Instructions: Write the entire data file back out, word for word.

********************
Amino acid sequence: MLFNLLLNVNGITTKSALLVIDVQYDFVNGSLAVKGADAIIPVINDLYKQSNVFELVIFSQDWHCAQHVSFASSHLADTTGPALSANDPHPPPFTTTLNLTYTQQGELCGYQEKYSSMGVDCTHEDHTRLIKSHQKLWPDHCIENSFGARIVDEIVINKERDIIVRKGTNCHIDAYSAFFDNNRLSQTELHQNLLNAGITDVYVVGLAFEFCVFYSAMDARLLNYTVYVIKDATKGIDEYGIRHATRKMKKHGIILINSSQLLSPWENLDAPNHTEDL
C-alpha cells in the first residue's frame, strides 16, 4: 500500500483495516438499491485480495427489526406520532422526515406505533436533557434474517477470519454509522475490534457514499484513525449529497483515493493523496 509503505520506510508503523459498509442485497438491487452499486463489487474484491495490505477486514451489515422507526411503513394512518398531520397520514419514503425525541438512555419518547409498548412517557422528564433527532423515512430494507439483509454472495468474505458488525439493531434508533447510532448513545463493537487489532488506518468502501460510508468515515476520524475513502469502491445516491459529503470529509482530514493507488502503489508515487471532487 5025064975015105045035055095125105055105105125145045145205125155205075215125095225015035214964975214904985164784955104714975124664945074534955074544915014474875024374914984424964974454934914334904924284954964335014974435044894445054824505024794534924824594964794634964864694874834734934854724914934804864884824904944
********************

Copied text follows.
Amino acid sequence: MLFNLLLNVNGITTKSALLVIDVQYDFVNGSLAVKGADAIIPVINDLYKQSNVFELVIFSQDWHCAQHVSFASSHLADTTGPALSANDPHPPPFTTTLNLTYTQQGELCGYQEKYSSMGVDCTHEDHTRLIKSHQKLWPDHCIENSFGARIVDEIVINKERDIIVRKGTNCHIDAYSAFFDNNRLSQTELHQNLLNAGITDVYVVGLAFEFCVFYSAMDARLLNYTVYVIKDATKGIDEYGIRHATRKMKKHGIILINSSQLLSPWENLDAPNHTEDL
C-alpha cells in the first residue's frame, strides 16, 4: 500500500483495516438499491485480495427489526406520532422526515406505533436533557434474517477470519454509522475490534457514499484513525449529497483515493493523496 509503505520506510508503523459498509442485497438491487452499486463489487474484491495490505477486514451489515422507526411503513394512518398531520397520514419514503425525541438512555419518547409498548412517557422528564433527532423515512430494507439483509454472495468474505458488525439493531434508533447510532448513545463493537487489532488506518468502501460510508468515515476520524475513502469502491445516491459529503470529509482530514493507488502503489508515487471532487 5025064975015105045035055095125105055105105125145045145205125155205075215125095225015035214964975214904985164784955104714975124664945074534955074544915014474875024374914984424964974454934914334904924284954964335014974435044894445054824505024794534924824594964794634964864694874834734934854724914934804864884824904944